given the module all along. Keep in mind that adding the module metadata via addModule does not actually load the module; it simply lets YUI Loader know it exists. It is the require method that
tells YUI Loader which modules we actually need in this page. When we
finally call method insert, the YUI Loader will go through all the
modules requested, find their dependencies, calculate the load order based on the dependency tree, start loading them and wait for the loaded modules
to call the register function to signal they are loaded and ready.

This same technique could be used to create your login boxes or other
standard popups or your own equivalents to the
browser’s native "accept" and "confirm" dialogs inheriting from Dialog and
SimpleDialog in
the YUI Container component. You can also use it to customize many other
standard objects: Rich Text Editors with your own set of toolbar tools and
functionality, a DataSource with your server communication options already set
up, your own application-wide menu and so on. These are all based on
existing YUI components that we simply customize to suit the environment of our
application.

Developing Wholly New Widgets with YUI

So far we’ve been looking at how to customize an existing component using extend. What if we want to develop a completely new component?

Let’s say we want to develop a full set of input fields so we can build input
forms via JavaScript. Our basic input component will be an HTML <label>
coupled with an <input> element, plus an error indicator.

The YUI Element Utility as a Foundation for Component Development

Most YUI visual components (widgets) use a common foundation, the Element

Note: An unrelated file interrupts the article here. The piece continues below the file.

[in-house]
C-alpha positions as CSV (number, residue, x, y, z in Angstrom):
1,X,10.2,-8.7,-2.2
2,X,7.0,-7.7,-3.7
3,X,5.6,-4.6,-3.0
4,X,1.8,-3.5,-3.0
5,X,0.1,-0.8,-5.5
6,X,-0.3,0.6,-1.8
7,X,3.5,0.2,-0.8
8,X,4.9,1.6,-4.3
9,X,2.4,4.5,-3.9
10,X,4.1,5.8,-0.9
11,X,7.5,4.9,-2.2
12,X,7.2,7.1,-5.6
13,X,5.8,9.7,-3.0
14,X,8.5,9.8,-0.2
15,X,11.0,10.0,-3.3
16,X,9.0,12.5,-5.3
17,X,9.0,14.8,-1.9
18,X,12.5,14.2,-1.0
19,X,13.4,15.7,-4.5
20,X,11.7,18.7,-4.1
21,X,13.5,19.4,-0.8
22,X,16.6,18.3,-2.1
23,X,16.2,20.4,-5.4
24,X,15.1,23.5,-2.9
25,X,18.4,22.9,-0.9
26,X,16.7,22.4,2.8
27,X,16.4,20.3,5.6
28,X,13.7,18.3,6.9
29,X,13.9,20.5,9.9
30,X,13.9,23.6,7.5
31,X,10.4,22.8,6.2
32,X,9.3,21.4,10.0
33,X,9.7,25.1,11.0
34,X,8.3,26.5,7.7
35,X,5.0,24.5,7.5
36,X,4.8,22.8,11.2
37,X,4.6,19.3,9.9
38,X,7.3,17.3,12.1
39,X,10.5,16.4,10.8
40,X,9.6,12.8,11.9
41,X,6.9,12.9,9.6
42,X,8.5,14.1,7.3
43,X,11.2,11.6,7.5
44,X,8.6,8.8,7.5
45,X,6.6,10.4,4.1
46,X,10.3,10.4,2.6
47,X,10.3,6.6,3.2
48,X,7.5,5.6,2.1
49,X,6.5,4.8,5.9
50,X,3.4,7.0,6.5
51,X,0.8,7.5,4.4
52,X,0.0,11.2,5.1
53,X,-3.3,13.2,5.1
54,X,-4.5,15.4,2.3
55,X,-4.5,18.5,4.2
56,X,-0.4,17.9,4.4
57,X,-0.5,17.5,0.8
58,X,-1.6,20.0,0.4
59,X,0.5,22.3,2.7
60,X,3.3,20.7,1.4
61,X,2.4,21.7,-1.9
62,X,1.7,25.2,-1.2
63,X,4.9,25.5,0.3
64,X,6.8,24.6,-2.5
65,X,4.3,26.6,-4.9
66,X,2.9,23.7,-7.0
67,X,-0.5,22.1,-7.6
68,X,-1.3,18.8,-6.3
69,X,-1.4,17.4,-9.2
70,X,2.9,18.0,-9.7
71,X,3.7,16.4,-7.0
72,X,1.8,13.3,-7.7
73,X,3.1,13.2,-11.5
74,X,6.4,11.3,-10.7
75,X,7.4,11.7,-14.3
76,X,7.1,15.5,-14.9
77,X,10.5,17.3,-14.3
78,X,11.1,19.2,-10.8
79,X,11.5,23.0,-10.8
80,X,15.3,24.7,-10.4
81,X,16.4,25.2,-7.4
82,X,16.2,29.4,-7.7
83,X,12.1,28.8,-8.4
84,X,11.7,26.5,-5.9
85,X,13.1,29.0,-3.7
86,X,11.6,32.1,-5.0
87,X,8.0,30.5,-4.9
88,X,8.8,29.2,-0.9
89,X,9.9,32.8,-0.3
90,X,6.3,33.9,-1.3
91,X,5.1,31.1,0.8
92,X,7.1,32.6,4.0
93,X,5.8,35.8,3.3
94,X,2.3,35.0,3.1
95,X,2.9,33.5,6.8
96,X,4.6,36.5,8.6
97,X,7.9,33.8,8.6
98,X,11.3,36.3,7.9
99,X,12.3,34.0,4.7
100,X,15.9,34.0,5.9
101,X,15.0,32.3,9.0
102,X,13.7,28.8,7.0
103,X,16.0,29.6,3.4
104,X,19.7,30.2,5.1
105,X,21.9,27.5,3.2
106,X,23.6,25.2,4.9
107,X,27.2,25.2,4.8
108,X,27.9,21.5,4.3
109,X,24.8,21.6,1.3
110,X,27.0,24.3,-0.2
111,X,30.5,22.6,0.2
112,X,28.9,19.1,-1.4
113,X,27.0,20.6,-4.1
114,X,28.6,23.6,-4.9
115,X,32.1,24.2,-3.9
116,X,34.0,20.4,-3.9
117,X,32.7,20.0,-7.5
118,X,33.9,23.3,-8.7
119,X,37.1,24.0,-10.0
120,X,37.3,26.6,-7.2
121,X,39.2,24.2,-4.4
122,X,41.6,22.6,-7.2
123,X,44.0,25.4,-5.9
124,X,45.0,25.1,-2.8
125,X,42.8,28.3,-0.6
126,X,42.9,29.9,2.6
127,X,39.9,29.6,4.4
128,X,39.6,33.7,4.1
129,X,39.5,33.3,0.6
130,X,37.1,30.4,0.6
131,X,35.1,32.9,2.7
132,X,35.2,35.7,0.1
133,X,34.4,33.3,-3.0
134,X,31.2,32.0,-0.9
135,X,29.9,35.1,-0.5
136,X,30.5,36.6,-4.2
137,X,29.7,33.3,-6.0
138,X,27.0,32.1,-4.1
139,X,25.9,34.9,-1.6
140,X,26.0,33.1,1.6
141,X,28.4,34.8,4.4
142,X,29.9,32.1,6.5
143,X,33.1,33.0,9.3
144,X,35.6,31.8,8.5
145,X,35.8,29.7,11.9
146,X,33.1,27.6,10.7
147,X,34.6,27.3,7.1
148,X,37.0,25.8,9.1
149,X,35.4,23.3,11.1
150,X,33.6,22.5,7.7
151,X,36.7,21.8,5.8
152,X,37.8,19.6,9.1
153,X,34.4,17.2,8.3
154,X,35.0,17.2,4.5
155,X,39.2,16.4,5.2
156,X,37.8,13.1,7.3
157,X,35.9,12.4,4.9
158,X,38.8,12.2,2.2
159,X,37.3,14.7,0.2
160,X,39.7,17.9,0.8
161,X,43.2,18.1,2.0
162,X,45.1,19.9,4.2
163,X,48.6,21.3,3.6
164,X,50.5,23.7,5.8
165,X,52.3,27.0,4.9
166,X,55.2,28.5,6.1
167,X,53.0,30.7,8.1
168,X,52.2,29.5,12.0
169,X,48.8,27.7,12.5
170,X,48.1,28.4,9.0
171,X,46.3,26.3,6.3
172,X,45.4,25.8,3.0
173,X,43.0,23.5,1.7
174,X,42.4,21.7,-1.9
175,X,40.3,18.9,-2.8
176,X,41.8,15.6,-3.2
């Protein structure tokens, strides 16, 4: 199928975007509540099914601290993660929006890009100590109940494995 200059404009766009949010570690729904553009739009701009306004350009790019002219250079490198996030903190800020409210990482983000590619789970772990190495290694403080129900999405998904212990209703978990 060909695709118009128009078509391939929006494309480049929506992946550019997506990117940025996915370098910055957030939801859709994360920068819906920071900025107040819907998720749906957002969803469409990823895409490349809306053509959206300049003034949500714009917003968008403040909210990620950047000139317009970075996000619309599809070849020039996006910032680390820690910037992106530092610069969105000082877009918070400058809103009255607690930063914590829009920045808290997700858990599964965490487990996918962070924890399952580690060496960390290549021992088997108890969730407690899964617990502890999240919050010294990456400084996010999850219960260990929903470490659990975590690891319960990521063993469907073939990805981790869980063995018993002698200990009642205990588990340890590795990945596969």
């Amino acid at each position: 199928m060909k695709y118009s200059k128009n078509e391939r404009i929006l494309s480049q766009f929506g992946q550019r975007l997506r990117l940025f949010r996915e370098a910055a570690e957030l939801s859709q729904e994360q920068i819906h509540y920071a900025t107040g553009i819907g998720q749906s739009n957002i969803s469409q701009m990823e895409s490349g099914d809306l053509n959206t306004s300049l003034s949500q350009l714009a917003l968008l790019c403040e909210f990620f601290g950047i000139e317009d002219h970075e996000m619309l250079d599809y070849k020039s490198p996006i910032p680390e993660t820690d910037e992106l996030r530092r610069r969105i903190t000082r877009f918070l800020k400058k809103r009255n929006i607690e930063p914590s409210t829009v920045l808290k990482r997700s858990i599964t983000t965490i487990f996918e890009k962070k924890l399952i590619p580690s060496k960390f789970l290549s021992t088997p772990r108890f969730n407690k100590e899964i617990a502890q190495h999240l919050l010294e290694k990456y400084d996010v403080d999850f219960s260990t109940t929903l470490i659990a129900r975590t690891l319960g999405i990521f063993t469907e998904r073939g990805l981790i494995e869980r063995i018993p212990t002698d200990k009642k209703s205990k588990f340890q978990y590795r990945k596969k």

Utility
. Element provides several features to help manage HTML elements; additional features are inherited
from AttributeProvider and EventProvider (for managing configuration attributes and custom events).
One of the main design goals of the YUI Library is that it should work the same in
all supported browsers (those in the A grade
list
). By wrapping an HTML
element with Element and using its methods instead of the raw DOM methods, which
can behave differently in each browser, you automatically achieve a degree of
cross-browser compatibility.

You can see the results in the file Fields.js.
By now you should be familiar with the envelope: We declare the SATYAM
namespace, enclose everything in an anonymous function that gets immediately
executed, we end it with a call to register, and within the anonymous function we
define the usual shortcuts. Though constants don’t exist in JavaScript, we
also declare a prefix for all the classNames of the HTML elements we will generate
and we call it CSS_PREFIX, all in uppercase, following the coding
convention of other languages which do support constants (which helps to make our intent more plain). We will be generous in giving CSS classNames to many
of the elements we create so as to allow the visual designer granular control
over the presentation without having to modify the program itself.

We have also included a CSS
stylesheet
. The stylesheet is indispensable for design purposes;
calling the sample page ‘plain’ when you don’t use
the stylesheet is being generous. You will notice in the sample page that
there are two fieldsets, and one is the mirror image of the other. The JavaScript and HTML used to produce those two forms are exactly the same; they differ only in the CSS class applied. Achieving this kind of presentation independence with plain <table> elements (a common fallback used to build form layouts before CSS became ubiquitous) would have
been impossible because the code and markup would have needed to be unique for each form.

There is very little to be done in the constructor:

var CSS_PREFIX = 'satyam_field_';
        
var TextField = function(oConfigs) {
        
    TextField.superclass.constructor.call(this, document.createElement('div') , oConfigs);

    this.createEvent('updateEvent');
        
};



YAHOO.SATYAM.TextField = TextField;

We
call the constructor of the object we inherit from: Element. (Note: We haven’t called extend yet in the code above; we’ll add that method in a moment.) As